The anamorphically enhanced 2.35 X 1 Panavision image is from the same widescreen master that has been around since Turner Entertainment acquired the vintage M-G-M catalog years ago.  This is still serviceable, but not exactly High Definition either.  Often, the MetroColor looks good, but it should also be noted that the green/brown dusty haze in outdoor scenes is not aged or dated film stock.  Fleischer and cinematographer Richard H. Klein, A.S.C., had to capture how bad the air would be dirtied by the massive industrialization that screwed up the environment and they actually used filters and dye-filled water tanks to get the effect.  The sharpness varies throughout, while the print was not bad to start with, despite some artifacts and flaws here and there.  The entire frame is used with exceptional efficiency.  Ironically, Brian Aldiss had once been quoted as saying that he imagined a block-style, black and white film adaptation prior to the book’s optioning, but this film still often feels as confining just the same.  This was also the last film to be shot on the original M-G-M’s famous backlot, which was decaying at the time.  Even in its final days before demolition, it was a great place to make movies.


The Dolby Digital 1.0 Mono is of the usually problematic kind, and cannot compete with the PCM CD Mono on the old MGM/UA LaserDisc.  Chapter Four, ten minutes in, has the harsh and ear-piercing sound of a two piece crowbar busting a foothold into the concrete wall, which has been that harsh since that LaserDisc version.  Sadly, Warner Bros. missed several opportunities with the DVD’s sound.  For one thing, it is totally missing the great isolated music track that was on that 12” Laser.  Another is the missed opportunity to do a 5.1 remix of the film, since the music soundtrack has recently been issued for the first time in a terrific limited edition stereo CD (reviewed elsewhere on this site) form the three-track stereo master.  The fidelity on that CD is impressive, so a 5.1 mix could have been a huge surprise performer.  Fred Myrow (with Gerald Fried and Mark Fleischer) did an exceptional score that may be dated in spots, but is impressive and goes beyond the call of duty when it has to fill in for electronic sounds, whether they are from machinery or a videogame.  Fortunately, the audio commentary by Richard Fleischer and Leigh Taylor-Young is very nicely recorded and the one new addition that was not on the old LaserDisc.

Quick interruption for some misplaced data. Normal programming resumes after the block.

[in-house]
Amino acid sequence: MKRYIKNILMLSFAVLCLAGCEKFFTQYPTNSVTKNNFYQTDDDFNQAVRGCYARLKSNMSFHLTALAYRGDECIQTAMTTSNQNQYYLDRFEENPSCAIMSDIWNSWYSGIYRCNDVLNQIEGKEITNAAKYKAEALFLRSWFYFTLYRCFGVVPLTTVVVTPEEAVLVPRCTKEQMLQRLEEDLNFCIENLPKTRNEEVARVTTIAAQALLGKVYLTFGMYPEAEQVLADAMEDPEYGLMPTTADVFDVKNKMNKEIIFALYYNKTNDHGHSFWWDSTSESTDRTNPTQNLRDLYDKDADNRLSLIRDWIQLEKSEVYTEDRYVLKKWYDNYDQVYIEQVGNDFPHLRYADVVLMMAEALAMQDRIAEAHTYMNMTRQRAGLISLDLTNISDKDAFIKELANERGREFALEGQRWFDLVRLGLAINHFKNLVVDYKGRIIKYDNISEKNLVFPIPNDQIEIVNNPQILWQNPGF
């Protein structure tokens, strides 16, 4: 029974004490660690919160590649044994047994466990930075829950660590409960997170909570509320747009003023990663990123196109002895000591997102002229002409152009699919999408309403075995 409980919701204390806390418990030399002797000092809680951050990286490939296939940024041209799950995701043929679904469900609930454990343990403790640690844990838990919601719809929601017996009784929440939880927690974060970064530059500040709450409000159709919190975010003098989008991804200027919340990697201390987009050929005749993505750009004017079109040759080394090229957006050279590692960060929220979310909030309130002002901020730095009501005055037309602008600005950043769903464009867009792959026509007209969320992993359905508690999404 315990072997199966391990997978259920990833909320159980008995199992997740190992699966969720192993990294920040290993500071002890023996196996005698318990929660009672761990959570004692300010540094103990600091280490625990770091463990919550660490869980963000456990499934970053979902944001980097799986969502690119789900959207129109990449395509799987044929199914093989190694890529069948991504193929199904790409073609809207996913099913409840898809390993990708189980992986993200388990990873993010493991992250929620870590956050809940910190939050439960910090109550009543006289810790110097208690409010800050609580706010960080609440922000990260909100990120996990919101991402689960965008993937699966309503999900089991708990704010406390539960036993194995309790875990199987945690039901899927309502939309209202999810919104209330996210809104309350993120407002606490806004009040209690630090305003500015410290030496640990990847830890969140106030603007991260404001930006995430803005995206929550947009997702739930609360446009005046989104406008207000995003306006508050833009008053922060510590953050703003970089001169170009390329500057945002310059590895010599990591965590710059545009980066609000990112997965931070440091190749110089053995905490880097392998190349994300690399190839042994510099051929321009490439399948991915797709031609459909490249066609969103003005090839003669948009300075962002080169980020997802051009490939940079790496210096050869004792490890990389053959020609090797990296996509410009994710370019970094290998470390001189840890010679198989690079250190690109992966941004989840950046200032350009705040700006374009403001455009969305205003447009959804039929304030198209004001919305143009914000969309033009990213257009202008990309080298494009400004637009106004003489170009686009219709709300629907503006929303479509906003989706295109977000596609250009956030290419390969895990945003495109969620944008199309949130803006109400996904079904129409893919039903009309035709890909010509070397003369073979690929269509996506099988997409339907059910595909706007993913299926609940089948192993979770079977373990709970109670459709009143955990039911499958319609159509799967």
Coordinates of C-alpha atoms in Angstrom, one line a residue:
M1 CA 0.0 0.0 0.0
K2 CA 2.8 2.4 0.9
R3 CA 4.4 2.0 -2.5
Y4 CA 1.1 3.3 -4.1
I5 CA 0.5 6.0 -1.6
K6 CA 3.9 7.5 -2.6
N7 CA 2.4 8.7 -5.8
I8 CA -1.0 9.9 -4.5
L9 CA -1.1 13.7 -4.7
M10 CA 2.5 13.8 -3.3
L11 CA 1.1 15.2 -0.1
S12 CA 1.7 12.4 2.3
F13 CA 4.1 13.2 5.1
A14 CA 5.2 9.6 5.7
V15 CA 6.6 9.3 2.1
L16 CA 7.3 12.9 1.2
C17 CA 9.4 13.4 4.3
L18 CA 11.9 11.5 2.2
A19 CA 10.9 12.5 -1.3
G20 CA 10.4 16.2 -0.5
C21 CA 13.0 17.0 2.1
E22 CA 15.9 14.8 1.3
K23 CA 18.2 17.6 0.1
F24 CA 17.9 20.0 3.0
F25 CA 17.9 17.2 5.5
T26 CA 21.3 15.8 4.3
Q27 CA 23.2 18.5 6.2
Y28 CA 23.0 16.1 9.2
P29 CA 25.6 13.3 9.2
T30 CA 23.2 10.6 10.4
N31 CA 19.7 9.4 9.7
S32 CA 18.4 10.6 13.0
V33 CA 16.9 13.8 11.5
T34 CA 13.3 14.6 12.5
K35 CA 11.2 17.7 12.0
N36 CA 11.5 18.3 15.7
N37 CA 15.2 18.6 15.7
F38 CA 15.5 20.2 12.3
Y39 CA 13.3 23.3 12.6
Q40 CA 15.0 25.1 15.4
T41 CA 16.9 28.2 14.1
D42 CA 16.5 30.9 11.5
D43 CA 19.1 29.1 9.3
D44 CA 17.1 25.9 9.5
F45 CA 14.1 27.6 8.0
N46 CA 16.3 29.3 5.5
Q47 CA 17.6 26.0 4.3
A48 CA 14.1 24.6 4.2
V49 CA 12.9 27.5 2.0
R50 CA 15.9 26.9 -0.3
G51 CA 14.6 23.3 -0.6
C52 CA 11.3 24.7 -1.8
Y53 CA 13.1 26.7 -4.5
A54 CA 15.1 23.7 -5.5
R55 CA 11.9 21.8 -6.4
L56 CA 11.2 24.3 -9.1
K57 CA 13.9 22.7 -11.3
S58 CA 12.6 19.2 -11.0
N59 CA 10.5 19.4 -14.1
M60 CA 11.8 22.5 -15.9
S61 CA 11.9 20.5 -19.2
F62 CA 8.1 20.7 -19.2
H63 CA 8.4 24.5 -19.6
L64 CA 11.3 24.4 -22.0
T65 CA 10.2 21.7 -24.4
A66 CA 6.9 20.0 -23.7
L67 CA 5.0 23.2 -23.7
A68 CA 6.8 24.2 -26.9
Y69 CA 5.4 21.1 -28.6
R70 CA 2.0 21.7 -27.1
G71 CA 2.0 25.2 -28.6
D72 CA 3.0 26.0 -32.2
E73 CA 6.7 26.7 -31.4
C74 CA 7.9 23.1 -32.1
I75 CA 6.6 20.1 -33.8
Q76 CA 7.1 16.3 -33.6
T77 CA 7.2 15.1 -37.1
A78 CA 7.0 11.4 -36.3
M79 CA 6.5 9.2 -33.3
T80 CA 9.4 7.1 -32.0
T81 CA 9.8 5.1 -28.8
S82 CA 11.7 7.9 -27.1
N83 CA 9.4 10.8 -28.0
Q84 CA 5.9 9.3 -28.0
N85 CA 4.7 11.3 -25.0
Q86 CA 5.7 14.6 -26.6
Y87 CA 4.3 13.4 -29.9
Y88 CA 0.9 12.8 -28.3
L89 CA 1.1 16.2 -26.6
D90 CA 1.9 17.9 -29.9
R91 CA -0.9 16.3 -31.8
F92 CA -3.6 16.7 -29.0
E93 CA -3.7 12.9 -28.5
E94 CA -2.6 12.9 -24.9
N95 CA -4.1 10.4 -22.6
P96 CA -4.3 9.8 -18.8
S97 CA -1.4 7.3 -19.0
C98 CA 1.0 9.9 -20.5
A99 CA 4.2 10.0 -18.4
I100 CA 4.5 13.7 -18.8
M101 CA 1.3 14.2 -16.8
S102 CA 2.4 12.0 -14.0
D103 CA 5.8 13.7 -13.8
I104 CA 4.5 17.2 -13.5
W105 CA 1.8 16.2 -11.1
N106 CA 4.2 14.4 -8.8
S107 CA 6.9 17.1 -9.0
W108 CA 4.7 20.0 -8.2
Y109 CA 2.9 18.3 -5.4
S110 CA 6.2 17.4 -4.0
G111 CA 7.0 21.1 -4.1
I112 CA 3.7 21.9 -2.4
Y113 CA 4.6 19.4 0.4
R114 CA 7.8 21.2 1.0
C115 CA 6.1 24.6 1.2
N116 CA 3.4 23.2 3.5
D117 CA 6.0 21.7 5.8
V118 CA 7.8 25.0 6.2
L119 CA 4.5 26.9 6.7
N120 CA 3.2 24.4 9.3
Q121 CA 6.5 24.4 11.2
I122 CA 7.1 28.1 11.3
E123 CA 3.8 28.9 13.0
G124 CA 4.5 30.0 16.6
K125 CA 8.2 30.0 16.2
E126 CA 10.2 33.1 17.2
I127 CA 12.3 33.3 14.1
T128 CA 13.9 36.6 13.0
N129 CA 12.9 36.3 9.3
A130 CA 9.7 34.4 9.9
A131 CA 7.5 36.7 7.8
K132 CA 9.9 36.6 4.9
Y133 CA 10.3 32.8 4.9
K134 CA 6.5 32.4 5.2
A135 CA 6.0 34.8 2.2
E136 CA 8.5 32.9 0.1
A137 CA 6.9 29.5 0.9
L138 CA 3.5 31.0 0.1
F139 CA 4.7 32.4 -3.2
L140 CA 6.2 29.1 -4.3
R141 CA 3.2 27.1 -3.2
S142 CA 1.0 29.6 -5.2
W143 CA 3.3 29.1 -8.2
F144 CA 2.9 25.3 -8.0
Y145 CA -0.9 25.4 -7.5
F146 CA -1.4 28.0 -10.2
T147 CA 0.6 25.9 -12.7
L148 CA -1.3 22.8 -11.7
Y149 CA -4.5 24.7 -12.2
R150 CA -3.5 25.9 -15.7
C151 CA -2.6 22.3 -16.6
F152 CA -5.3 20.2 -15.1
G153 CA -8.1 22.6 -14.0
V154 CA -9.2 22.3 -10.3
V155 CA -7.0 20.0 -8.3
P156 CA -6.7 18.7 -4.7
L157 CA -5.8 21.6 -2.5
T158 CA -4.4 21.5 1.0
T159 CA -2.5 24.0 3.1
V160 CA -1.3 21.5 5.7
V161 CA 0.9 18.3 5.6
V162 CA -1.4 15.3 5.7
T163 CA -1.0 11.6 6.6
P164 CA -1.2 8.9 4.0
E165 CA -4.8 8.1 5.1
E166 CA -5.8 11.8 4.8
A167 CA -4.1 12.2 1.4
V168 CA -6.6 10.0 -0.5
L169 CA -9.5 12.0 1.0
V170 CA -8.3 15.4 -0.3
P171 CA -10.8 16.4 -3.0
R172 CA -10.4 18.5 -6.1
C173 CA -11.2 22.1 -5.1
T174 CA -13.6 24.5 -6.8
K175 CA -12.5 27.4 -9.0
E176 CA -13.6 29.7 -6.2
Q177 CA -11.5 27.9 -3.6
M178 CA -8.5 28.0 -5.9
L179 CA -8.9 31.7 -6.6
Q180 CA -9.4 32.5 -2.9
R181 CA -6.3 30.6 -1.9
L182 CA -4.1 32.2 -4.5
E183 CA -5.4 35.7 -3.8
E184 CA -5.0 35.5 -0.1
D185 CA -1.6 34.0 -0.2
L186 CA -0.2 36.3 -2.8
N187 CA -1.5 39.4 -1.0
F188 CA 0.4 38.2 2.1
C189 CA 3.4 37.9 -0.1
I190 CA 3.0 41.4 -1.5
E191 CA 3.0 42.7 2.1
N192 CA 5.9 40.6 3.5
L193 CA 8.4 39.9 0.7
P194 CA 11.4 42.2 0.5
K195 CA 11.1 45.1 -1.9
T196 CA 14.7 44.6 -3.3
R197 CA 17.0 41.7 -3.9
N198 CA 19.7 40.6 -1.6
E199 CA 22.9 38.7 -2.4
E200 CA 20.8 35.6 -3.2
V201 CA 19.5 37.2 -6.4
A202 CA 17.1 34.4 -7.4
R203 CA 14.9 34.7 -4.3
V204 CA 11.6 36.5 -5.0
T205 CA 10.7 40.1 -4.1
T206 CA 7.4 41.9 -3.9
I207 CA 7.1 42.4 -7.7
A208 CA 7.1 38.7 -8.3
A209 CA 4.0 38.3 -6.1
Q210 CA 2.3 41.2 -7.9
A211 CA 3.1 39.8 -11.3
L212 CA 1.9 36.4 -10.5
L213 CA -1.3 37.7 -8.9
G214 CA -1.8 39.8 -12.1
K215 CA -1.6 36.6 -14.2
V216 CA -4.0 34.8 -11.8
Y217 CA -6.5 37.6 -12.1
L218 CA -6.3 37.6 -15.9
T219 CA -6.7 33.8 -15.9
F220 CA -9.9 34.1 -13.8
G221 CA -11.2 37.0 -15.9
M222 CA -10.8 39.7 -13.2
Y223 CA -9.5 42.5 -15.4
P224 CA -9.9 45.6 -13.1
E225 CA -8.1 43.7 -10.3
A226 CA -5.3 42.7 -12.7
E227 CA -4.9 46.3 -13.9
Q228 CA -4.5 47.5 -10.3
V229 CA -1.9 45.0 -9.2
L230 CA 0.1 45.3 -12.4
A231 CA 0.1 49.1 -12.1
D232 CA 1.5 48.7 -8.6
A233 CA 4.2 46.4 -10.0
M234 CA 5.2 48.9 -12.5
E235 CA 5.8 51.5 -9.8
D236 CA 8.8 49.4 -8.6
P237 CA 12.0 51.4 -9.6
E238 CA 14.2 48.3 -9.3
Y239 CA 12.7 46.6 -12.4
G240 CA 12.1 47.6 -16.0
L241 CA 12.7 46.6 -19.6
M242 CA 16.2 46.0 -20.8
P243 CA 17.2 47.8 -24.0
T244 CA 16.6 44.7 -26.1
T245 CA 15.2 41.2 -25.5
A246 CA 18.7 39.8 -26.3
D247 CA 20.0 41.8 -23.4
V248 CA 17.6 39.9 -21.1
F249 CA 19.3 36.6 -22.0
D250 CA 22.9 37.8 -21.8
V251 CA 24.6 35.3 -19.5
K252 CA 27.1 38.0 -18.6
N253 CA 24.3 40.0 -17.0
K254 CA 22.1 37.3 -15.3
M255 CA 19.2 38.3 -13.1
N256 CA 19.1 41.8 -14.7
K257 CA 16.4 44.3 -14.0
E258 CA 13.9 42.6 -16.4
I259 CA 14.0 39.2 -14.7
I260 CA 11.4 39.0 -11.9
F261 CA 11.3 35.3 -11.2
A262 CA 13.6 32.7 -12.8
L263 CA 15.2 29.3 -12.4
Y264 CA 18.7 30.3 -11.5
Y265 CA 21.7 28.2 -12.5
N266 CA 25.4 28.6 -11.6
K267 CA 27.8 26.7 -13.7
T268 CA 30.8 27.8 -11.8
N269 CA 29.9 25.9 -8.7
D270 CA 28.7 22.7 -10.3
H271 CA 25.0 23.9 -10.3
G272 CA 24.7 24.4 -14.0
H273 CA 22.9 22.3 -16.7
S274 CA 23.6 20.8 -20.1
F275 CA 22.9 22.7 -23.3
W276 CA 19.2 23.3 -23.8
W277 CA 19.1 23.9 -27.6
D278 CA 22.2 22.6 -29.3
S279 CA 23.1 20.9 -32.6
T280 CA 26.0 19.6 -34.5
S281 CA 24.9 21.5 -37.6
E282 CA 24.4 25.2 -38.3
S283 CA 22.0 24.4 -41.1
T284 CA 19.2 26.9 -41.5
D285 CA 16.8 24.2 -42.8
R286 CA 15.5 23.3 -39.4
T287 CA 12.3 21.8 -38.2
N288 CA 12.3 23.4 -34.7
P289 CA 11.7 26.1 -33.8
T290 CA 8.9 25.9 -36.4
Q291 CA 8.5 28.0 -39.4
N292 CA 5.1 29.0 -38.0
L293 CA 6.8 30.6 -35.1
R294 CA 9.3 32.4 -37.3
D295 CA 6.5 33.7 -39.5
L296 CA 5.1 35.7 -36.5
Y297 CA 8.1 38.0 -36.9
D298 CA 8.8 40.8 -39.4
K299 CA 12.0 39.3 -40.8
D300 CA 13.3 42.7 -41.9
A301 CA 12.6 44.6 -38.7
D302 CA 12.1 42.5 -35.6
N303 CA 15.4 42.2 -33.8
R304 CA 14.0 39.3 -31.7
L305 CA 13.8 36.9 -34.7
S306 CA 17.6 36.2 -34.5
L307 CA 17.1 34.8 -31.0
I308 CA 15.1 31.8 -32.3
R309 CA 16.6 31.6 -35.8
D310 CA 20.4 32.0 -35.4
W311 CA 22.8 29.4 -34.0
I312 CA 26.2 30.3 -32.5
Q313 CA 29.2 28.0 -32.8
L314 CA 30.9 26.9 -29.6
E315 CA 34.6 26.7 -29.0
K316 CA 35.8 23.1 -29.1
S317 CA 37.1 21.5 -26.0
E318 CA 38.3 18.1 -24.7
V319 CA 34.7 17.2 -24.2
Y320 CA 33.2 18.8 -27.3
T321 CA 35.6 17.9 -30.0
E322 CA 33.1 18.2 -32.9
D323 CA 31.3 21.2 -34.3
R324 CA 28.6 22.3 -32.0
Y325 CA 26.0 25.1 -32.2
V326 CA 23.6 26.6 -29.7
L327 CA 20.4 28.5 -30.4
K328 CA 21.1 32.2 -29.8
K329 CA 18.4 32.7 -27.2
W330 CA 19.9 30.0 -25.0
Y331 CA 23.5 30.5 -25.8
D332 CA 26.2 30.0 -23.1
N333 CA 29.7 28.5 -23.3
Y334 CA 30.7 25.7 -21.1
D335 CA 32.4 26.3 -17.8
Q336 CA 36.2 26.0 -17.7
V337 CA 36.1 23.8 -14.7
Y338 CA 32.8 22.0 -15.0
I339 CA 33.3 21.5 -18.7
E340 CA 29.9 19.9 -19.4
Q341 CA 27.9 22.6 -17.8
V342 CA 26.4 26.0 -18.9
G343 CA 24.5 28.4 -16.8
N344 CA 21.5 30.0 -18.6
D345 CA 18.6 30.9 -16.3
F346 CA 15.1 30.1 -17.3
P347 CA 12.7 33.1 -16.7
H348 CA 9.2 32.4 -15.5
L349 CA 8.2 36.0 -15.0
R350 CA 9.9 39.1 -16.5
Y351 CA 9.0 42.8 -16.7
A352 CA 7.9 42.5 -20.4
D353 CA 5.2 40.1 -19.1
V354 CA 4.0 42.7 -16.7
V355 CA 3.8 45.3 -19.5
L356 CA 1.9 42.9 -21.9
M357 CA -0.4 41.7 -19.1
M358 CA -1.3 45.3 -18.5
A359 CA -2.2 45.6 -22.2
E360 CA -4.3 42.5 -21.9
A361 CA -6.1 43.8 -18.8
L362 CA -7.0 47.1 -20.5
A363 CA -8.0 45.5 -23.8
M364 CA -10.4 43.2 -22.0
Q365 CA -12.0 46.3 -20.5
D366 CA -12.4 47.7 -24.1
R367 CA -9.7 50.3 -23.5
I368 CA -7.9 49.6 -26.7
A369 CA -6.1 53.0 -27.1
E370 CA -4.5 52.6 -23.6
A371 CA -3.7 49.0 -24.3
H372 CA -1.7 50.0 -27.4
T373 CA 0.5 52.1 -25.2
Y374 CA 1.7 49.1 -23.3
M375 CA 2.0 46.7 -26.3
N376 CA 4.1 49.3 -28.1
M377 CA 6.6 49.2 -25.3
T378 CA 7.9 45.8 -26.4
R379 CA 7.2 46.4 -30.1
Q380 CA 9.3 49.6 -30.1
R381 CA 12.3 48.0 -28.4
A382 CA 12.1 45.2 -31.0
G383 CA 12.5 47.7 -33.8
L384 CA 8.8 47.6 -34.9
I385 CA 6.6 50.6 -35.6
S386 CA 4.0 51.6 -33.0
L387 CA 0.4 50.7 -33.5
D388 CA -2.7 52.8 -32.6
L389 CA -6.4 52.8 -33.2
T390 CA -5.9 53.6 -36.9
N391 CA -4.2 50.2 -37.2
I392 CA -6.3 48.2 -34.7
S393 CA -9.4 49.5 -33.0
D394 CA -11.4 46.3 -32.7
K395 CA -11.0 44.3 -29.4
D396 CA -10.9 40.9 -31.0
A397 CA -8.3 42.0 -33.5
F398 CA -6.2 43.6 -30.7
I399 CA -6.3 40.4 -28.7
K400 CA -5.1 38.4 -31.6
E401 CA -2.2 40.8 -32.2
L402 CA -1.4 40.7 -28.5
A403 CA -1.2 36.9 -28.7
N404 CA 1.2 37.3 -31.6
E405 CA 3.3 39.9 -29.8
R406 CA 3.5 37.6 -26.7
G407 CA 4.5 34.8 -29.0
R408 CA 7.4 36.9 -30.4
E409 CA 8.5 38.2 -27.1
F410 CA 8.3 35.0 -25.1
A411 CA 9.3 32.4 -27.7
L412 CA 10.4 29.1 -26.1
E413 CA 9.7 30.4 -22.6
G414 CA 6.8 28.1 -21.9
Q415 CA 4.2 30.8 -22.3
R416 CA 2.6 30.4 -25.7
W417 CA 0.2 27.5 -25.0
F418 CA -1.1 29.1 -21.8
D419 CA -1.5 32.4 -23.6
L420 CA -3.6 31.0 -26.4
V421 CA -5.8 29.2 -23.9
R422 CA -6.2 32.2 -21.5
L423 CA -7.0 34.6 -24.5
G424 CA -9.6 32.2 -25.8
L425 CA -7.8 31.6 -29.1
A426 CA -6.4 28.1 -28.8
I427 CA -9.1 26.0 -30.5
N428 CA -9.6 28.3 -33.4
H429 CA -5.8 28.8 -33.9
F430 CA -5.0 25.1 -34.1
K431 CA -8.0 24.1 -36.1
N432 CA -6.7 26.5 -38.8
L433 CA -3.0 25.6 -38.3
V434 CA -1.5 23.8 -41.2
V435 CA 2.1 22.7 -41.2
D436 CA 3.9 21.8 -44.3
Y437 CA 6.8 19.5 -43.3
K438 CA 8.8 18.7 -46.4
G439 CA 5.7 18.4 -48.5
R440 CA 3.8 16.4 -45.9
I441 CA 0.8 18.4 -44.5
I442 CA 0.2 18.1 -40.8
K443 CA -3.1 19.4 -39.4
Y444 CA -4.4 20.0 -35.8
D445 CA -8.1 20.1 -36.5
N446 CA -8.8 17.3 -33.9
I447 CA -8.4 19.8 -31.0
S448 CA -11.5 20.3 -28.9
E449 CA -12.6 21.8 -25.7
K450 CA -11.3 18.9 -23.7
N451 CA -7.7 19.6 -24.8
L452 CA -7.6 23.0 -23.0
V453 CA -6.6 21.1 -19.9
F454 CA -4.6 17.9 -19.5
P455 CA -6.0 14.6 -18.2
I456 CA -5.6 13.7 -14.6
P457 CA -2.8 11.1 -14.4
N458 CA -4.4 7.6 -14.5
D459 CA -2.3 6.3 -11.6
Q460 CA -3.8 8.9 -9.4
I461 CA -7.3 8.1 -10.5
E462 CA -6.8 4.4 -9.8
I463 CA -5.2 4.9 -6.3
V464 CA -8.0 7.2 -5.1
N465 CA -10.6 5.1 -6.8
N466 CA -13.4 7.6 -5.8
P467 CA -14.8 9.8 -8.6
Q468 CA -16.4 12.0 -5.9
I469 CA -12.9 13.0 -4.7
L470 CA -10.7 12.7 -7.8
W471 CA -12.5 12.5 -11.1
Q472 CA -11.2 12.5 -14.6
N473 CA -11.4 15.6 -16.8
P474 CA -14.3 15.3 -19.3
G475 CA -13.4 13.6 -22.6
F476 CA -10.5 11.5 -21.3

There is another new addition to this DVD, a lame essay with little point, but other extras (except that isolated music track) are repeated here.  You still get the tribute to Robinson on doing his 101st (and final) film, the original featurette A Look at the World of Soylent Green, and the original theatrical trailer with one interesting alteration.  On LaserDisc, this was presented in full 1.33 X 1 framing, though you could see it was designed to be projected at 1.85 X1 or even 1.75 X 1 in England.  Warner decided to take a trailer that was pan & scan to begin with and cut it more, at the top and the bottom, for anamorphic 1.78 X 1 playback.  It is funny to see it this way, especially if you are used to the full screen original, but you are not missing too much.  Too bad Warner did not offer it both ways, as this DVD certainly had the room.


It should be said that this is one of the best DVDs Warner has issued lately, despite being a back catalog title.  The new commentary is a great plus for those who have seen the film many times and own (or owned) the film before.  That is the way it should be when a DVD is made.  Soylent Green deserves more serious reconsideration for the great film it is, and this DVD should finally give it that kind of respect.



-   Nicholas Sheffo